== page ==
Sunday, July 30, 2017

A Single Cornflower

My newest weed (though technically an invasive wildflower) is my Cornflower. 
It is based off of some photos of cornflowers that I took last spring around Iredell County, NC.  The cornflowers in one of the fields along the road was just absolutely beautiful.  The tiny touches of the bluish purple popping through the greens I find very lovely.  It was also really interesting to see how they aged as they were the most saturated in color right after blooming and slowly turned almost white. 

This will be my newest kit that I submit to teach!  It is a beginner level contemporary goldwork kit.  I used cotton embroidery flosses from Weeks Dye Works and a silk embroidery floss from Valdani on a 40 count linen ground.

It is interesting that as I read about cornflowers, I found out that the state of North Carolina actually prohibits the planting of cornflowers (though since I can find the seeds I'm going to assume it's not terribly enforced).  This small tidbit has really captured my attention and I want to learn more about weeds v. invasive wildflowers. 

Monday, July 24, 2017

Experimental Canvaswork Lily of the Valley : 2 New Pieces

For part of my City and Guilds course, I needed to complete an experimental canvaswork piece.  I decided that I wanted to see how metal threads reacted when stitched using canvas ground fabric and canvaswork stitch patterns.  I ended up doing two of these instead of one for a couple reasons.  Originally, I was going to do the first piece with much more experimental techniques on the floral motif.  However, as I started stitching the piece I became more interested in the idea of challenging the stitch pattern with naturalistic shading.  Could I get the shading to override the geometry of the stitch pattern?  After I finished that piece, I felt that it was not experimental enough to turn in for that module so I decided to go back to my trusty trial motif and execute it with the metal materials.  Again, sticking with the traditional stitch patterns and allowing the materials to illustrate the different concepts being explored. 

My first piece (which is now off to be displayed as part of the Small Works: SDA at 40 exhibition): 
At my old house I had a wonderful garden that I planted as stress relief from my corporate America job.  I always had something in bloom and it felt so wonderful to get dirty and nurture the plants that I then ended up photographing, sketching and finally stitching.  It is a very intimate process I think when you grow the plants that then lend inspiration.  I had a wonderful patch of Lily of the Valley that I planted around the time I got married that I continually studied as they are my favorite!  This was actually a design from some of the observatory photography that I did for my RSN Silk Shading piece.  I have always loved the odd angle that I took this photograph and the fact that though it is recognizably lily of the valley it lacks the delicacy that most lily of the valley motifs posses.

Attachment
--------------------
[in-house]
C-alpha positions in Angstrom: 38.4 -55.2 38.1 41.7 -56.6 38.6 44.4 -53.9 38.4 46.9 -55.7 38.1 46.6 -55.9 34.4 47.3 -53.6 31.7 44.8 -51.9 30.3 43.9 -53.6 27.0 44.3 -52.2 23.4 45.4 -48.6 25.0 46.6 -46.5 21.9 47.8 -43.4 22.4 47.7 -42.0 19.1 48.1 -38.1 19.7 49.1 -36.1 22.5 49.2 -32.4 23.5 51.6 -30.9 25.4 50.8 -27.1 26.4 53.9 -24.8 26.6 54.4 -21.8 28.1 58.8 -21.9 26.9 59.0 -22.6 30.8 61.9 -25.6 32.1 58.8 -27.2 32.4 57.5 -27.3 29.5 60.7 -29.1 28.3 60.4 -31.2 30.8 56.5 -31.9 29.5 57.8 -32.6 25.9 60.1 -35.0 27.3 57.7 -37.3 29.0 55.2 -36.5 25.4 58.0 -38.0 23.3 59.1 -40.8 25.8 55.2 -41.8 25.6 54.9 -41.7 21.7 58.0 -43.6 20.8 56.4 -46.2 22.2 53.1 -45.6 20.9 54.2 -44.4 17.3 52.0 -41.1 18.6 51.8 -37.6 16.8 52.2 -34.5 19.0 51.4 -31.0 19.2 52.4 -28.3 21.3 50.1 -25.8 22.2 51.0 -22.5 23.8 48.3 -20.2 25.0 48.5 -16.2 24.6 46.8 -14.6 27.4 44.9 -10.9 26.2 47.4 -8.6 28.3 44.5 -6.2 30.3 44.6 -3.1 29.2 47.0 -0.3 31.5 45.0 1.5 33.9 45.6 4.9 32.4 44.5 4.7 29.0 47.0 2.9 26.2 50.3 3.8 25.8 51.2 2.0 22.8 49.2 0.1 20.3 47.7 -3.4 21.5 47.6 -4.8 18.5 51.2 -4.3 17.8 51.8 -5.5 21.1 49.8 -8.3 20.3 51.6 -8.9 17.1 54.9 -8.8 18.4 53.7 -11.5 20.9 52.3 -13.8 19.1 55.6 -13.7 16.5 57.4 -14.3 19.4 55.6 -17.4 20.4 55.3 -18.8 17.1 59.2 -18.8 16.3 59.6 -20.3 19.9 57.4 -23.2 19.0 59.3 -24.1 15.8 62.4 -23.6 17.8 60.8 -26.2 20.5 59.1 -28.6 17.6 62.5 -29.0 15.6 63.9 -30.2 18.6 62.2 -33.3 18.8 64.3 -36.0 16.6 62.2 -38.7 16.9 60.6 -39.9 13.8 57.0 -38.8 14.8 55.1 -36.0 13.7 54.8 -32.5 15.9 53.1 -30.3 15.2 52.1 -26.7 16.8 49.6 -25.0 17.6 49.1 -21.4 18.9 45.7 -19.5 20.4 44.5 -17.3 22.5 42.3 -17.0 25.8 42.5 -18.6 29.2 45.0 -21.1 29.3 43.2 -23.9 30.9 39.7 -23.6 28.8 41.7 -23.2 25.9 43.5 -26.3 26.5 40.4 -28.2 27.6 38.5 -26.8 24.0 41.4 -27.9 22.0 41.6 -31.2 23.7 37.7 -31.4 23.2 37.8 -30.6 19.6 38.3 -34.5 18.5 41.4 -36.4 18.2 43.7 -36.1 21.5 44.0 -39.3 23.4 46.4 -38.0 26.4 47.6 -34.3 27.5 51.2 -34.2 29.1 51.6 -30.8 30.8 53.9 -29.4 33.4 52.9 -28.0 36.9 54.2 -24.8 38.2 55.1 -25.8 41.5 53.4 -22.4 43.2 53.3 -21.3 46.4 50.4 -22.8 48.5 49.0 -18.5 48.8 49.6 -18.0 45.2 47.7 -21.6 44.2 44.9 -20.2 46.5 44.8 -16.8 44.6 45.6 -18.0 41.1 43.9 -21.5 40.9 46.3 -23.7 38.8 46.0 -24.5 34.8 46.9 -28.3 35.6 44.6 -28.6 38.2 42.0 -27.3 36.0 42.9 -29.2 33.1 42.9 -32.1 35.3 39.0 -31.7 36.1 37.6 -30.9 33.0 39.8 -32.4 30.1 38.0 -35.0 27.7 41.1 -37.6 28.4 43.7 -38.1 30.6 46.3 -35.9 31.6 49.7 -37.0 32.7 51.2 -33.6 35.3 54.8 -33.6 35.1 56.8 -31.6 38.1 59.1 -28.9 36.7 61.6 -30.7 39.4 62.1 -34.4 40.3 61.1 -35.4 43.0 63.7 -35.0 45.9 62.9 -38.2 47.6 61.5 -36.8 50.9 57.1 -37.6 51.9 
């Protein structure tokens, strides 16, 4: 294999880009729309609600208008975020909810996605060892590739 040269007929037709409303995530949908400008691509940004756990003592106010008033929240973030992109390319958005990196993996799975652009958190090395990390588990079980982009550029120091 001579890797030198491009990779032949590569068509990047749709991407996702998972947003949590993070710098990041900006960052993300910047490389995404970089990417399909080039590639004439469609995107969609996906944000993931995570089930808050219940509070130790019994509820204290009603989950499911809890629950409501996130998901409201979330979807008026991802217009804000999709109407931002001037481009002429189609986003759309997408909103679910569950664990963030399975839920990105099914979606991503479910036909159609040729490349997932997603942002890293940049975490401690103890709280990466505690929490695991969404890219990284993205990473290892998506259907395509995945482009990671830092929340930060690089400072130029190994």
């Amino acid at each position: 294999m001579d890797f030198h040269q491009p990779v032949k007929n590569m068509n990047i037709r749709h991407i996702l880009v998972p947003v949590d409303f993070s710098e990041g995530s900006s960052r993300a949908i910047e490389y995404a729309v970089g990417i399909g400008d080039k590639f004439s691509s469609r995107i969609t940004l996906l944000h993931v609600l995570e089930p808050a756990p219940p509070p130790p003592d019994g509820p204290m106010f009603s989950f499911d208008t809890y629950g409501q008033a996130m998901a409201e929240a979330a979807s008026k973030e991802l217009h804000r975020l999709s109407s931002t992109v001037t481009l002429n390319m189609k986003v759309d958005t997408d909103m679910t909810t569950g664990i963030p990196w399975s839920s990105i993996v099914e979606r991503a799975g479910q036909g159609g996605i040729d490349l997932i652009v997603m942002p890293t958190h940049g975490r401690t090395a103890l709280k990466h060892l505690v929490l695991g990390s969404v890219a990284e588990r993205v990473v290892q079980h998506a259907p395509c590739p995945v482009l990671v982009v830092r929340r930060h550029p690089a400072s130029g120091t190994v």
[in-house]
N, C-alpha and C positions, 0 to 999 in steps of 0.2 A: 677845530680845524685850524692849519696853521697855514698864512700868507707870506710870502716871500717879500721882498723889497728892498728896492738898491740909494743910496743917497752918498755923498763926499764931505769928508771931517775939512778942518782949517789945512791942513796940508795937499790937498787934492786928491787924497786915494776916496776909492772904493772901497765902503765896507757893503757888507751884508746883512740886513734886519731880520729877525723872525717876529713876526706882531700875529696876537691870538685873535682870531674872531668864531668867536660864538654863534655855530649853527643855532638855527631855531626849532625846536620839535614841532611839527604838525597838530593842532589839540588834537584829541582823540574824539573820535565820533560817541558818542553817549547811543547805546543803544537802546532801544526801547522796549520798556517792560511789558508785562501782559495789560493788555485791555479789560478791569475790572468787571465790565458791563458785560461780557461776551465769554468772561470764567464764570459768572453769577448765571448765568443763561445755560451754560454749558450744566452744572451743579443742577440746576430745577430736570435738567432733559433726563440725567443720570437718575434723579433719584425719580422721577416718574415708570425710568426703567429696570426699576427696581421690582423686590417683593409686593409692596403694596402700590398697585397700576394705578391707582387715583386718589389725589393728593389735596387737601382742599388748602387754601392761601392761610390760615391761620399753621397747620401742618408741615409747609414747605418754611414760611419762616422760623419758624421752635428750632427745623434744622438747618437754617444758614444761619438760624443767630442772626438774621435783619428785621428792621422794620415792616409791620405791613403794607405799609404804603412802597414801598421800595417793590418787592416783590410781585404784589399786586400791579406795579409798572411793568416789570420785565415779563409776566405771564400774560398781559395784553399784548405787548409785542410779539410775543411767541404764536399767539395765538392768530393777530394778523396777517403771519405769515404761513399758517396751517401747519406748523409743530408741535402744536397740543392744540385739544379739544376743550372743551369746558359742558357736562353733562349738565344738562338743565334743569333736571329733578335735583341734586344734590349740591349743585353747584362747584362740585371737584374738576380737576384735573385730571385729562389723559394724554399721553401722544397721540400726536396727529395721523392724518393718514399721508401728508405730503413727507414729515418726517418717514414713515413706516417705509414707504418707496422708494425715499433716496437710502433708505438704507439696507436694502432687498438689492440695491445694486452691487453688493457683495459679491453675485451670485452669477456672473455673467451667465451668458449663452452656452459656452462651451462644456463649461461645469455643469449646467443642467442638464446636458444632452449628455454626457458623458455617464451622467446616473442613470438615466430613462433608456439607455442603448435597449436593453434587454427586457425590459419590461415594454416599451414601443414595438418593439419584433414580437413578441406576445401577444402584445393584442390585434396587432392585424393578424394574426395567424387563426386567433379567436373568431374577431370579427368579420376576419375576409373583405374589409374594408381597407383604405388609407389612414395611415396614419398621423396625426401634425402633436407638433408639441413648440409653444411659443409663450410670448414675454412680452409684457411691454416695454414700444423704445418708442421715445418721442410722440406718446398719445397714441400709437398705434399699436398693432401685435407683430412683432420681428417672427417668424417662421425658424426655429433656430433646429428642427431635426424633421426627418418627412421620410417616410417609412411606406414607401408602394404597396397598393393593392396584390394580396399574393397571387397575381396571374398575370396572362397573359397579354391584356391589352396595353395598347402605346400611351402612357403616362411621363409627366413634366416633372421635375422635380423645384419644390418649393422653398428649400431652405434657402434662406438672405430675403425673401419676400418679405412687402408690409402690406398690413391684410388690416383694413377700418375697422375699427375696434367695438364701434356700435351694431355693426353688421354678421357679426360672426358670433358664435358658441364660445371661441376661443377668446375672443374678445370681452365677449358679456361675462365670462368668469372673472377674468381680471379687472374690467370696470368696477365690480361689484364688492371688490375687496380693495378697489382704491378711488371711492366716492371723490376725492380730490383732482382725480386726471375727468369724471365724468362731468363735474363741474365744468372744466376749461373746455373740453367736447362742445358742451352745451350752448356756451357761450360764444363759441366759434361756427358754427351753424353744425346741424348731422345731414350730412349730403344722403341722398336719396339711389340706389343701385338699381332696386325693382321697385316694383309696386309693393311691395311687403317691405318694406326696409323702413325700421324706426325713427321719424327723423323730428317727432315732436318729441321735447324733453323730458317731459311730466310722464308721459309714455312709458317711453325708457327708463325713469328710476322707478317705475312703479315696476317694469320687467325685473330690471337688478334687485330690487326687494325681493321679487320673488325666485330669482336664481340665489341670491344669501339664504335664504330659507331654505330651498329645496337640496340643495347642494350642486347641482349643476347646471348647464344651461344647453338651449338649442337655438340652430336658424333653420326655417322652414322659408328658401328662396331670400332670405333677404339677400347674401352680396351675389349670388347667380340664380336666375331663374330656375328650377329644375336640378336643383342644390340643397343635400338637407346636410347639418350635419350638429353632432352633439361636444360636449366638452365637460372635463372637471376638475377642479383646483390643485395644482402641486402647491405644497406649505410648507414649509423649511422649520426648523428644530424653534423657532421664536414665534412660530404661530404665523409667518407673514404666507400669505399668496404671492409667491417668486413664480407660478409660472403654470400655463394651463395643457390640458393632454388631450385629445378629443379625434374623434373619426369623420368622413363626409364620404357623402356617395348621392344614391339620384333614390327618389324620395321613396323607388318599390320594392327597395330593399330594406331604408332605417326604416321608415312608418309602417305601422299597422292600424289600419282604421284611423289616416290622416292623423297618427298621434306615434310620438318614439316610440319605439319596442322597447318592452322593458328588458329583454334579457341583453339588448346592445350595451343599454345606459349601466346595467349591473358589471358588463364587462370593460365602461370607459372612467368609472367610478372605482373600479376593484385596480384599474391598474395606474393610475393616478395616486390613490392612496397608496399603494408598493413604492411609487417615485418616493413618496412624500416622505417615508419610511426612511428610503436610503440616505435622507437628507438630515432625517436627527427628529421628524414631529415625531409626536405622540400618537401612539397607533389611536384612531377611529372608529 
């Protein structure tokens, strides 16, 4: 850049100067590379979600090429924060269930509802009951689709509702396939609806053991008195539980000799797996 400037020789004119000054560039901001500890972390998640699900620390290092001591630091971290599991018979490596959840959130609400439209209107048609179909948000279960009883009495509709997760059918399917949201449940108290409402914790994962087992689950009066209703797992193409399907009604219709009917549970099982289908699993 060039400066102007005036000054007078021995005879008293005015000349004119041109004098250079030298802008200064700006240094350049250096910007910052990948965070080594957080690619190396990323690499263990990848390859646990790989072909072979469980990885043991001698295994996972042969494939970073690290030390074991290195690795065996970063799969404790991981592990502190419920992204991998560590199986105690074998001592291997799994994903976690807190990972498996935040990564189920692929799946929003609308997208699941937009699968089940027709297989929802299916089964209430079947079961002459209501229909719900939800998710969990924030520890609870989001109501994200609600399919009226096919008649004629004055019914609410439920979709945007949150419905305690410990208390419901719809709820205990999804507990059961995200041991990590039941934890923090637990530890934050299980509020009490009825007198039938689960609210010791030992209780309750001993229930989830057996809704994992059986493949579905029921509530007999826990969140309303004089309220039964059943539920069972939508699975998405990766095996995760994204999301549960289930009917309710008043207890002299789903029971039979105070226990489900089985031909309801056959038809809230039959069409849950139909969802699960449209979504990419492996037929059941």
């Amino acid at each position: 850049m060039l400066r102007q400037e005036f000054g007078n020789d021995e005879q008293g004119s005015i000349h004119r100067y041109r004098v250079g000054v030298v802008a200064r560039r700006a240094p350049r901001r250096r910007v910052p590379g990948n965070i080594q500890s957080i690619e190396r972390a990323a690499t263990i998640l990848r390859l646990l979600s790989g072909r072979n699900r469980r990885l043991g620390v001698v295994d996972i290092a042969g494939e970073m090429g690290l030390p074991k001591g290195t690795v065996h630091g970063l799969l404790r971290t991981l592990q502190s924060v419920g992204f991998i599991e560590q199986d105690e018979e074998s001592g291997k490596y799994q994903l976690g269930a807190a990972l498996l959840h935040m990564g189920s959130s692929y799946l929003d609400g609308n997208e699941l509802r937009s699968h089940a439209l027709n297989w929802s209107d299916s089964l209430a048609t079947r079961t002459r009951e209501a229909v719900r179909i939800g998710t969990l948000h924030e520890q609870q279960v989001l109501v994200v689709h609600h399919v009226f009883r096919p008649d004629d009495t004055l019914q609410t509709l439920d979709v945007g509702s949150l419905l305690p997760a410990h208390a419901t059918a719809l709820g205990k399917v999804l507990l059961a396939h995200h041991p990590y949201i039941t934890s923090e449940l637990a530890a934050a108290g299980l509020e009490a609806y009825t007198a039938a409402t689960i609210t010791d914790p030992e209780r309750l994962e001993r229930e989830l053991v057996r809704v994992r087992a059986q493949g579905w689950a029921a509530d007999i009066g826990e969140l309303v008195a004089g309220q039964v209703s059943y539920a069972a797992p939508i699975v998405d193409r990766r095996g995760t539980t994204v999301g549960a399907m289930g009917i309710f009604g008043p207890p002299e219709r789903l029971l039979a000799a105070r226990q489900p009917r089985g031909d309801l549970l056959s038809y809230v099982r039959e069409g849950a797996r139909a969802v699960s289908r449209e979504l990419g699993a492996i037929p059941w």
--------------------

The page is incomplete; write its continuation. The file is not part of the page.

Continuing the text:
I began this piece by goldleafing the background.  I thought it would be interesting to turn this photograph into an icon of the flower I love so much.  I was thinking a lot of the Byzantine icons and the ecclesiastical embroidery that I love so much.  Why should gold only be used for saints in this way?  I was originally going to go back and lightly stitch the background with 1 strand of cotton to give it a similar feel as that repeat like you see on copes.  However, I decided against that in the end as it felt a bit too busy and I had a deadline for the SDA exhibition.  I think I will probably do this in another piece in the future as I think the idea does have some potential.  
For the canvas stitching on this piece I wanted to translate the naturalistic shading like you see in silk shading but through canvas stitches.  I thought it would be really interesting as upclose the piece feels very different as the shadow of the stitch pattern highlights the geometric nature of the stitch patterns.  While from a distance, the stitch pattern is lost and the shading of the thread colors becomes the focus.I used a mixture of cotton and silk flosses. 

The second piece was another iteration of the same Lily of the Valley design that I've been using for to experiment with for other techniques:
I painted the entire canvas on this piece.  The main background has been goldleafed and then stitched with 1 strand of cotton.  The blossoms were silver-leafed and the leaves were painted with color concentrate pigments.  
All the stitching on the Lily of the Valley is executed with metal threads, the blossoms in 90% silver both using passing and smooth purl and the leaves and stem in gilt smooth passing.  All the stitch patterns are traditional canvaswork stitch patterns that have not been manipulated.  I wanted the change in materials to be very evident as I have also stitched this piece in fibers with canvas stitches.  

I have to admit that both seeing this piece while stitching and photographing this piece have proven difficult.  Between the reflections of the metals and the large open holes from the canvas and stitch pattern, this piece is a bit of a hypnotic maze to look at (especially for hours at a time!).